Life and Triathlon

June 20, 2016


We were quite saddened to hear about another triathlon death this past weekend this time at a Rochester triathlon.  As is too often the case the death occurred during the swim (75% of deaths at a tri race are during the swim) and the harrowing story of swimmers and rescue personnel attempting to save the person furthers underscores the gravitas of what can happen in a moment.


If you're a triathlete hearing this sends shudders deep into you.  Every single person who has donned a wetsuit and have paid their USAT fees understands the panic that can at times unreasonably appear or that logically appear in the excitement and mania of the swim.


And its not just the swim.  Most triathletes are not accustomed to taking a turn at 20 mph with 10 to 15 other bikes in the crowd (this is the real world not the USAT rule-book.)  And when we hit a hill at 35 mph who hasn't felt that front wheel buckle from either fatigued shoulders or a loss of confidence.


This is all the excitement we've bought into - we get to do.  And for 99% of the time it is a blast because there are indeed the moments described above when we're skating the edge: the kick to the goggles, the skid around the turn that brings us to close to a road barrier.  The adrenaline carries us through transition.  Triathlon forces us to experience the edge over and over again during training and racing.  And we learn to push that edge.  In fact it is why many stay in the sport or return to it.  Triathlon is badass.


The sport also forces us to prepare like few other sports do.  The saying, "My sport is your sports punishment" is especially relevant here.  A simple swim turns into a gear extravaganza complete with GPS and dual layered swim caps.  It also means a lovely solitary swim becomes a two person swim with a spotter on the beach and five people knowing where you are.


As coach of Dt I've had athletes taken terrible falls in pelatons that simply should have never existed, collapsed during runs from heat exhaustion, and panicked in shallow water.  The "badass" attitude brought them beyond the edge and away from preparation - they no longer owned their experience.  They had submitted themselves to it.  In at least of few of these instances the person's life was altered never mind their sports ability.


So here's a reminder of the obvious (but that isn't the point is it):

- Never swim alone.  Ever.  Consider wearing a safety buoy.

- Have a friend spot you  both from the beach.  Or at least let the park ranger or beach patrol know you're going out for a swim.

- Swim within your own means.  It's a swim - your heart rate isn't going to get up there and if it does bring it back down by doing a few slow breast strokes.  If you're going a mile its a mental game so make sure you have a strategy (multiple sightings, songs to play in your head, etc.)  Remember the wetsuit is keeping your hips up so cut the drama of heavy kicking.  And yes you're wearing a wetsuit - you're not a swimmer you're a triathlete and the bike and run await.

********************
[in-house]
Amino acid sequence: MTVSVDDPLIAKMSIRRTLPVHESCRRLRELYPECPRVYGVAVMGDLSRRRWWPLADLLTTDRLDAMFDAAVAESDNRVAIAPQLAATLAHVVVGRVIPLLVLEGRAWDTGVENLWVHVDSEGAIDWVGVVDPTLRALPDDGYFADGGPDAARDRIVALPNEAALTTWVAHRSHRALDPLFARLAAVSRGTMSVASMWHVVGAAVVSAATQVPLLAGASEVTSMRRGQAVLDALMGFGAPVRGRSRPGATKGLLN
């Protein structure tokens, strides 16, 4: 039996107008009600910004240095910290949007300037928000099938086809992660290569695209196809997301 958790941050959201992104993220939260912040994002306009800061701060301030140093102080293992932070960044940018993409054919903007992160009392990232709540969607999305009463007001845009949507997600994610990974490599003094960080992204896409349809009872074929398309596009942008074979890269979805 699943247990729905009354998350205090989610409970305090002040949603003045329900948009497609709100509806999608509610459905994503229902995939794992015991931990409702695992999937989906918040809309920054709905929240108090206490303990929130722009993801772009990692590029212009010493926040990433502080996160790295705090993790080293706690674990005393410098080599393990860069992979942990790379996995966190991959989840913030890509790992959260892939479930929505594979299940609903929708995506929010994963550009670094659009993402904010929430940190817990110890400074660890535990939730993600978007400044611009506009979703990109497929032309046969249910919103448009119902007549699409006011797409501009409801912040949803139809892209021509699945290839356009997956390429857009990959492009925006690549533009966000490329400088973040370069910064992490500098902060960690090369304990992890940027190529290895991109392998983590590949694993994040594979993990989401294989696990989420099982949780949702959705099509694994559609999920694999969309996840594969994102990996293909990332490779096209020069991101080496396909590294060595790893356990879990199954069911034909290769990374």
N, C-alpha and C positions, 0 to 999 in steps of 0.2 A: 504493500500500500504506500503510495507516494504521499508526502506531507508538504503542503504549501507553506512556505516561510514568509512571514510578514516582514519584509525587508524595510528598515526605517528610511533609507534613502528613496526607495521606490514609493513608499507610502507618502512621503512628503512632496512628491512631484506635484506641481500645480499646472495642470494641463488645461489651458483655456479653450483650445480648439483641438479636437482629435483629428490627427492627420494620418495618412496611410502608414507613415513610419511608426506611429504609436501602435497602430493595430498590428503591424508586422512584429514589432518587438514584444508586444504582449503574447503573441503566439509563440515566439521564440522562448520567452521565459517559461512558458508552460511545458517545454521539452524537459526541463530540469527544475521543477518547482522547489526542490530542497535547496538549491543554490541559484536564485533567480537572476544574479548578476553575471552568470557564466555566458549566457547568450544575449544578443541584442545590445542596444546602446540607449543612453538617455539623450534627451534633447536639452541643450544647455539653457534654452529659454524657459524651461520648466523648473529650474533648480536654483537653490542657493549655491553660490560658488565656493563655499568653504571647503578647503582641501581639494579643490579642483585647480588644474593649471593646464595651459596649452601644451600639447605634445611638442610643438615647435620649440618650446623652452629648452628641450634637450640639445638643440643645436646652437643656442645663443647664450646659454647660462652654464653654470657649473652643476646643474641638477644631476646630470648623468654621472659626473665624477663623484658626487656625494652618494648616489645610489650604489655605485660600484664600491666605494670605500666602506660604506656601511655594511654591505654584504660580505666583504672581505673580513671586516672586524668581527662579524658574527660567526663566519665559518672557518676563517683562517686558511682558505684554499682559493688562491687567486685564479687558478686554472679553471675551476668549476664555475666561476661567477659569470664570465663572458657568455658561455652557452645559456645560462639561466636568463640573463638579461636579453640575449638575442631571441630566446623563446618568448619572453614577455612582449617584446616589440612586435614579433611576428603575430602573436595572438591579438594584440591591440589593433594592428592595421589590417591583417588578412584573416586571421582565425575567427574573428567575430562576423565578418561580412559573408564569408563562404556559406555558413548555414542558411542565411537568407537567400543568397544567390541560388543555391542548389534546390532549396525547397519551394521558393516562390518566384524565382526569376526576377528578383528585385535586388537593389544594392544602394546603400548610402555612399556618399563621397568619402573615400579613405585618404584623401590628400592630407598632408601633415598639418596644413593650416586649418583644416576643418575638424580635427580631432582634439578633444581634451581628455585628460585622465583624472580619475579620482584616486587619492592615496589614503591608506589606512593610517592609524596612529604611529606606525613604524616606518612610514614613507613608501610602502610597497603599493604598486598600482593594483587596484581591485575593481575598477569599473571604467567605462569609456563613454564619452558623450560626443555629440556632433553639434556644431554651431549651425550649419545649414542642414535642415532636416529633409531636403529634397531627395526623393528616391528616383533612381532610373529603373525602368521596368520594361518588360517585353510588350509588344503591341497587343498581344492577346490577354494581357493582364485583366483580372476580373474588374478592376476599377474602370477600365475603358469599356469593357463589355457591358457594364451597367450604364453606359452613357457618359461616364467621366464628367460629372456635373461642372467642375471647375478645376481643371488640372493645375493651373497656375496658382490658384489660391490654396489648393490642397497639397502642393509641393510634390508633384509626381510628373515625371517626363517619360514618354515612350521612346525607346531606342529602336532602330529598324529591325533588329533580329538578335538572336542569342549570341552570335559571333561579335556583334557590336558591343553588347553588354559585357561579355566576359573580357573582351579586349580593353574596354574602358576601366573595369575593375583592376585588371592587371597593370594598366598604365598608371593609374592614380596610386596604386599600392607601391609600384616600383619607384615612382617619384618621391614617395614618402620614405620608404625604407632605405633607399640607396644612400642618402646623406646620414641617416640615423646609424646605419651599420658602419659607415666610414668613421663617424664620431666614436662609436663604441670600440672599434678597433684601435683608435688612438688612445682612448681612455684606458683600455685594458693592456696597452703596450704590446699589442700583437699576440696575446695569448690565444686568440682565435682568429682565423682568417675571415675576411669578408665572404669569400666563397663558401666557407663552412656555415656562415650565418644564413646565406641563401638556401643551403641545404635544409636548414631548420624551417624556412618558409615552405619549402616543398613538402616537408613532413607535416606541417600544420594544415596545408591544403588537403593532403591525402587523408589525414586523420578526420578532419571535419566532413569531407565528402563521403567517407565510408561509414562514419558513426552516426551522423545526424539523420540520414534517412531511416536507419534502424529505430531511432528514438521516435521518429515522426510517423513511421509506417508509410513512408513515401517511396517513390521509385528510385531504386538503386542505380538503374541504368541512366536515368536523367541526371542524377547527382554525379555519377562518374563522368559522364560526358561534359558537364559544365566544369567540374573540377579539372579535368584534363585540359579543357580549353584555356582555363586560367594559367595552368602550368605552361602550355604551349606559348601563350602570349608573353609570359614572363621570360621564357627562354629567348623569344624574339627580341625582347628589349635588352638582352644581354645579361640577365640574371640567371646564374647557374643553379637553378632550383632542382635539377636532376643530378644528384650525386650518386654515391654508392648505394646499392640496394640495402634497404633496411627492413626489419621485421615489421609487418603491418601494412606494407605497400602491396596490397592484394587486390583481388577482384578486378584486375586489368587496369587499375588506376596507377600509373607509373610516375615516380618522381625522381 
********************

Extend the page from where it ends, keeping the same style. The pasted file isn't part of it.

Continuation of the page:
- If panic ensues turn over on your back and breath.  Call to your swim mate.  Keep an eye out for each other.  It's the only reason the other person is there.  You're wearing a wetsuit you'll float so straighten up and breath easily.  Relax and determine if it was a momentary thing, a physical thing, or the gigantic 5 inch turtle that brushed against you.  Swim to the closest shore with your friend next to you.  And if you're the friend then guess what?  Your swim is over.  Is this a bad thing? Absolutely not.  Every time you control a panic situation it will give you greater confidence over your ability to own the swim.

- Wear your wetsuit on every swim you do even if it is a 500 yard open water swim - get used to that tight feeling.

- Position yourself in a swim start where you should be.  I saw a collegiate swimmer doing her first triathlon stand at the front in the middle.  I kept trying to tell her the people around her aren't swimmers they're triathletes and if you look at them smile they have wetsuit stuck between their teeth.   She was confident of her abilities and that she could stay ahead of these tri-nerds.  She looked like a Mack truck had hit her when she got out.

- Make sure your wheels are pumped to their appropriate pressure - they will keep you safe.

- Your bike has to go through a spring check up at the mechanics.  We had an athlete who had their seat come off of their $10,000 tri-bike...on a hill...coming down.  Think about that for a second.

- Imagine your bike without brakes.  Most riders are out there with 25% of their brake pads left.

- Give yourself three bike lengths.  Take turns going to the front and keep the rest away from you especially in a long race/training ride.  Discourage people from riding next to you. Roads are horrible and if you need to sway outside guess what.

- Take turns slow and alone.  Slow and alone.

- And there's so much more but this isn't the point is it?


If you want to be healthy and strong take up Cross-fit or kick boxing or even pick-up games of basketball.  All of those will make you super strong, good looking, and probably richer.  If you're going to be this badass then you've got to go by the numbers and own every single stroke, pedal, and step of this thing.  You do not experience triathlon.  You own it.  It is a matter of life.





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